In introducing the writings of George MacDonald, C. S. Lewis made a fascinating point which can only be quoted at length:
What [MacDonald] does best is fantasy — fantasy that hovers between the allegorical and the mythopoeic. And this, in my opinion, he does better than any man. The critical problem with which we are confronted is whether this art — the art of myth-making — is a species of the literary art. The objection to so classifying it is that the Myth does not essentially exist in words at all. We all agree that the story of Balder is a great myth, a thing of inexhaustible value. But of whose version — whose words — are we thinking when we say this?
For my own part, the answer is that I am not thinking of anyone’s words. No poet, as far as I know or can remember, has told this story supremely well. I am not thinking of any particular version of it. If the story is anywhere embodied in words, that is almost an accident. What really delights and nourishes me is a particular pattern of events, which would equally delight and nourish me if it had reached me by some medium which involved no words at all — say by a mime, or a film. And I find this to be true of all such stories. […]
Most myths were made in prehistoric times, and, I suppose, not consciously made by individuals at all. But every now and then there occurs in the modern world a genius — a Kafka or a Novalis — who can make such a story. MacDonald is the greatest genius of this kind whom I know. But I do not know how to classify such genius. To call it literary genius seems unsatisfactory since it can coexist with great inferiority in the art of words… . Nor can it be fitted into any of the other arts. It begins to look as if there were an art, or a gift, which criticism has largely ignored.
Lewis is prompted to this reflection in part by the fact that MacDonald was not a very good stylist — his prose is often clunky or awkward. But the myths he made were to Lewis extraordinarily powerful. I think that Lewis is right not only about Macdonald but also in his more general point, and that the phenomenon deserves more reflection that it has received.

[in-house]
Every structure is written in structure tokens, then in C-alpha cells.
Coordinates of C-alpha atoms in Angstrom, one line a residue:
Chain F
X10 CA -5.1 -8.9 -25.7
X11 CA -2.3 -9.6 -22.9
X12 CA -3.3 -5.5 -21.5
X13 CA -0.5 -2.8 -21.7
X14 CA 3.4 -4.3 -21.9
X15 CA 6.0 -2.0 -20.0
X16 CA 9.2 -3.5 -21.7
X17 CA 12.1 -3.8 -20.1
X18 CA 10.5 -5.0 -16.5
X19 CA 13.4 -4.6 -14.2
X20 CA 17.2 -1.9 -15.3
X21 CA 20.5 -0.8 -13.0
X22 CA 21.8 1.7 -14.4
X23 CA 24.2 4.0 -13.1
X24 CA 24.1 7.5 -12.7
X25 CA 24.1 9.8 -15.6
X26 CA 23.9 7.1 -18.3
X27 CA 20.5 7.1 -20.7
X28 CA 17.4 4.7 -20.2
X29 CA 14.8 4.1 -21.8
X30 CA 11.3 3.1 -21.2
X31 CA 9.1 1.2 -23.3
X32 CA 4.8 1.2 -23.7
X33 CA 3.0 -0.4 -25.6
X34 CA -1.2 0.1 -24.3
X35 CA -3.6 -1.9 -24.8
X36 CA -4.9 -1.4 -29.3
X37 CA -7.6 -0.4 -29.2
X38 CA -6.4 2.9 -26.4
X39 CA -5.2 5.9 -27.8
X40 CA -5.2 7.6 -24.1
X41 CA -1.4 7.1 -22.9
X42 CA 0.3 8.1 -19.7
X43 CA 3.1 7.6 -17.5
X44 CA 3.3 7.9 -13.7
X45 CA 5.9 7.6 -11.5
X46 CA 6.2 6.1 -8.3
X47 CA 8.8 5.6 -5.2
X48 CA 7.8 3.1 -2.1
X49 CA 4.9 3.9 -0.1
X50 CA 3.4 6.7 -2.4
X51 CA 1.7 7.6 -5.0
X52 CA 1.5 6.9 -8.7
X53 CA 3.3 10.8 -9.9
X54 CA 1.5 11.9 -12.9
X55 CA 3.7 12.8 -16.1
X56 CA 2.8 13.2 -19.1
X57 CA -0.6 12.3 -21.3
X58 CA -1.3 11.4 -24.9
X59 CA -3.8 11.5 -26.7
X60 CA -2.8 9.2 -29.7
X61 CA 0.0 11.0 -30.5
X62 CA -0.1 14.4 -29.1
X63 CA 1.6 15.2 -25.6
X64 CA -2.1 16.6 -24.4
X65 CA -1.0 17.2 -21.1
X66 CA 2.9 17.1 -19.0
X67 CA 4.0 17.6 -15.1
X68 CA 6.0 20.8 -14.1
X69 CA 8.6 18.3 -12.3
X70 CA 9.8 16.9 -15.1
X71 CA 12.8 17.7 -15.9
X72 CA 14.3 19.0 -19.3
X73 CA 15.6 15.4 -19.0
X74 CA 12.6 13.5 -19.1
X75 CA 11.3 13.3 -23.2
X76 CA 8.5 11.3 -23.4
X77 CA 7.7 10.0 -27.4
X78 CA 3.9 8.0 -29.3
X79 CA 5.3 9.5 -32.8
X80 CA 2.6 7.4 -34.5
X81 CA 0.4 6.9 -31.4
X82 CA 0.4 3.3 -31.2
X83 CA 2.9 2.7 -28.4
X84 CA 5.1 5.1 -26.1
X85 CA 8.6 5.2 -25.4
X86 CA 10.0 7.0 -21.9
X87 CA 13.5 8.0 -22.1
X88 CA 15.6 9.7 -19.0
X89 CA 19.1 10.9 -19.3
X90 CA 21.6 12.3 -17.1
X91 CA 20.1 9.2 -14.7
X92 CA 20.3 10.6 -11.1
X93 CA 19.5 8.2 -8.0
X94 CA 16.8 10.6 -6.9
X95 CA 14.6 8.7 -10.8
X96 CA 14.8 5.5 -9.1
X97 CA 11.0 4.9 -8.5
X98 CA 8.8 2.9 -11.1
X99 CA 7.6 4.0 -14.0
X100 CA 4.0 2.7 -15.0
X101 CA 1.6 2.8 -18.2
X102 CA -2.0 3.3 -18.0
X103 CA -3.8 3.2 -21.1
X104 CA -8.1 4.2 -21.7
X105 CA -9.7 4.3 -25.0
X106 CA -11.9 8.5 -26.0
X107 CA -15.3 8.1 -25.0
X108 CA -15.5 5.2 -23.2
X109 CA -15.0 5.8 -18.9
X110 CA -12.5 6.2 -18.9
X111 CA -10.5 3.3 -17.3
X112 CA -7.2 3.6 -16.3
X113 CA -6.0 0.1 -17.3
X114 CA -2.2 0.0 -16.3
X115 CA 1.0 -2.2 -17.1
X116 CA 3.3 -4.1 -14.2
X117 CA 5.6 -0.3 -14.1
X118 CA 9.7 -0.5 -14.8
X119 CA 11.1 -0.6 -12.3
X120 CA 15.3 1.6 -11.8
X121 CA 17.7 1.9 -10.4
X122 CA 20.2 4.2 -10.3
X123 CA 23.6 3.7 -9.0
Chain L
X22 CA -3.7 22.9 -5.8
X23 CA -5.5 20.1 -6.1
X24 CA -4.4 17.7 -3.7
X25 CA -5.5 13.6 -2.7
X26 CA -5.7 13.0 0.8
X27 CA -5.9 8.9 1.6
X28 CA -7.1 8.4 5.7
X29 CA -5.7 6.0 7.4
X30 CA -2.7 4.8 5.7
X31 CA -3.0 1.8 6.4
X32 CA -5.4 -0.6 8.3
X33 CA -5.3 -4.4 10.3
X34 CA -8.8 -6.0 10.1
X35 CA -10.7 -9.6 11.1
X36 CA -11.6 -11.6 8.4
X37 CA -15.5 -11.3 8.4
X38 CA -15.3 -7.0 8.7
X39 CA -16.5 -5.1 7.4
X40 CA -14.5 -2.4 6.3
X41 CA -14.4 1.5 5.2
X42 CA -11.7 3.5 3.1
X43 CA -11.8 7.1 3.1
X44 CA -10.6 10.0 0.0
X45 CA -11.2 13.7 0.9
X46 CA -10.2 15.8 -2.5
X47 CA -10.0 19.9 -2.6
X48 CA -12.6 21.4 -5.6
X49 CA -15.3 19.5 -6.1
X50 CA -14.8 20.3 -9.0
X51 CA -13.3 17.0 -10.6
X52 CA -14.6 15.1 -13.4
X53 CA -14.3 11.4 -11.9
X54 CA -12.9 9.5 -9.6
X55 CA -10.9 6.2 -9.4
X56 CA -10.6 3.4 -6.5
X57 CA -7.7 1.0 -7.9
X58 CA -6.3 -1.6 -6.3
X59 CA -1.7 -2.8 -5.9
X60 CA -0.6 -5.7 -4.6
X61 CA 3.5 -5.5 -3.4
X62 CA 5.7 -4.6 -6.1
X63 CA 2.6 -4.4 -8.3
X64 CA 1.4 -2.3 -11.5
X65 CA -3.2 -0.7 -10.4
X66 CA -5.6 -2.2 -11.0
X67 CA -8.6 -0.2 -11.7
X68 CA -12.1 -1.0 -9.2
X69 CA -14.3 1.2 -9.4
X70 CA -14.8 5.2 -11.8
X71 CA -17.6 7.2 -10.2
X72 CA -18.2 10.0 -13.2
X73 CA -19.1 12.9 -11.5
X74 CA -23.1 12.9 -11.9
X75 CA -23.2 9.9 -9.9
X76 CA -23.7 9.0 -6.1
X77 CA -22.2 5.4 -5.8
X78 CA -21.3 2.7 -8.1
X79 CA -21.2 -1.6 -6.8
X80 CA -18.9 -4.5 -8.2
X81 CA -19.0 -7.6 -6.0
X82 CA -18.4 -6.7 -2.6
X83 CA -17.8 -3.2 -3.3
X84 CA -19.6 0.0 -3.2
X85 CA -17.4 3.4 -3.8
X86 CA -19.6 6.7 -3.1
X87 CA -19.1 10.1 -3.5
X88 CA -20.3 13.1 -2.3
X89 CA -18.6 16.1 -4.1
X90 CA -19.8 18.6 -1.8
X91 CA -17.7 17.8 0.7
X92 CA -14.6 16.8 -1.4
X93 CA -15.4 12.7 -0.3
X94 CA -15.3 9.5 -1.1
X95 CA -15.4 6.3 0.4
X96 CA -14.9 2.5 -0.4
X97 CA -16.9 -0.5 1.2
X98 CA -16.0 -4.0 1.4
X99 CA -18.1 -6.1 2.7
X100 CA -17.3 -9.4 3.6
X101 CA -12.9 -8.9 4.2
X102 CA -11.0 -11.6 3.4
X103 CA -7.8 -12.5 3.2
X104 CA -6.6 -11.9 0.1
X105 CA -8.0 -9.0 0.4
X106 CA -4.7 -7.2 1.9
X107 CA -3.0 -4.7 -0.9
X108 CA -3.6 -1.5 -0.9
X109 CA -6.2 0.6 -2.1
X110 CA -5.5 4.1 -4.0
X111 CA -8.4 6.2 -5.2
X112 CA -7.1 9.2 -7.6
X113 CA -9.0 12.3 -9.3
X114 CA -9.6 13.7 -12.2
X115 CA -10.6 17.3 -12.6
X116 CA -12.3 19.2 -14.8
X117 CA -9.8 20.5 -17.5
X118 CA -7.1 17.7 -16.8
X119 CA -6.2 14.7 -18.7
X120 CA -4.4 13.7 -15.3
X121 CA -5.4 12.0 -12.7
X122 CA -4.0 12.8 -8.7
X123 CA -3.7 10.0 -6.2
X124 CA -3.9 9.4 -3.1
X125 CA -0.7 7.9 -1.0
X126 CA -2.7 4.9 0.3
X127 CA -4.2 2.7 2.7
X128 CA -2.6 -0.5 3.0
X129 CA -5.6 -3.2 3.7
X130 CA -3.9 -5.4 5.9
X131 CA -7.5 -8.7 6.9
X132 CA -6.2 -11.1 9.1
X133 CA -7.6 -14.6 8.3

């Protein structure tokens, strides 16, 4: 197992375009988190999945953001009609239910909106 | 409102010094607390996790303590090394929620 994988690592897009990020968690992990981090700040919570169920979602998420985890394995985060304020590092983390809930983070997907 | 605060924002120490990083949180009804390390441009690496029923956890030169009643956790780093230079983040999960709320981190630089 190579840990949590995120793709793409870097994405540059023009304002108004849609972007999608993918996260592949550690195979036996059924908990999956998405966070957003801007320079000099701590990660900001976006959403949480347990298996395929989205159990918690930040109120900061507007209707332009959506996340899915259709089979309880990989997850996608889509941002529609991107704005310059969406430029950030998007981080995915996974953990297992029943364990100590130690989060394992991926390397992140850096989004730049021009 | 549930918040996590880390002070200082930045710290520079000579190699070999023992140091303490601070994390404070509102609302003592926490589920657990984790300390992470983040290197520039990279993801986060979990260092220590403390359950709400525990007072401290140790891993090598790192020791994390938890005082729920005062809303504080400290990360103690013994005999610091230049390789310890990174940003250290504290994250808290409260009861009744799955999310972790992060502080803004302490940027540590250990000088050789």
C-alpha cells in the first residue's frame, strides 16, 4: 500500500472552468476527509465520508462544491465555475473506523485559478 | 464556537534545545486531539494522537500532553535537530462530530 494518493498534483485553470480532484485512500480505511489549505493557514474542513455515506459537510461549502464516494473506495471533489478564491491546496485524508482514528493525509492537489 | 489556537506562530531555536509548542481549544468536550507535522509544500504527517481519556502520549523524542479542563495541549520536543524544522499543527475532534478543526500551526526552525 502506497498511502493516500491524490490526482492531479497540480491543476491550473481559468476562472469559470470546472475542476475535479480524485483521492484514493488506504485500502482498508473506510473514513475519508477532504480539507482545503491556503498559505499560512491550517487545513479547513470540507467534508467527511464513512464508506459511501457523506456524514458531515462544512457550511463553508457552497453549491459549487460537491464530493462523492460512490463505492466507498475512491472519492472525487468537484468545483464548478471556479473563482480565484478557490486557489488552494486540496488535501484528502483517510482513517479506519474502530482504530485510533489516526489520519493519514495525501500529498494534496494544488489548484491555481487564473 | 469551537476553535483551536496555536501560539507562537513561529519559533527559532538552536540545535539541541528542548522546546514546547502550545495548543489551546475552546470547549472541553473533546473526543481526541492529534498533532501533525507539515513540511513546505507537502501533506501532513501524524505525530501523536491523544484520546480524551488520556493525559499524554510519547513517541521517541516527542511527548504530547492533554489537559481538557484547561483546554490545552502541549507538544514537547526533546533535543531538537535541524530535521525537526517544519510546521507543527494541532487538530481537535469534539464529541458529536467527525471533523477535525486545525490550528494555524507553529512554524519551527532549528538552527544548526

I may come back to this intriguing idea some day, but I only mention it now because it gives me license to tell briefly, in my own words, one of MacDonald’s stories, “The Gifts of the Child Christ.”
The story centers on a six-year-old girl named Sophy — “or, as she called herself by a transposition of consonant sounds common with children, Phosy.” Phosy’s mother died giving birth to her and her father has recently remarried. He had been in various ways disappointed with his first wife and now he is well on his way to becoming disappointed with his second wife; and he neglects Phosy because she reminds him too much of the wife whom he had lost, and who had not made him happy.
Phosy’s stepmother is pregnant and that means that Phosy is ignored even more than usual; but she doesn’t seem to expect anything else. When at church with her parents she hears a preacher telling the congregation that “whom the Lord loveth he chasteneth,” Phosy wants the Lord to love her and therefore prays that he will chasten her, for this will prove His love. She is too young and too innocent to realize that her life is already a kind of chastening, though one she does not deserve. Phosy becomes obsessed as Christmas draws near with the idea that on that day Jesus will be born — Jesus is somehow born anew each year on Christmas day, she thinks, and she hopes that when he comes again this year he will bring her the gift she so earnestly desires.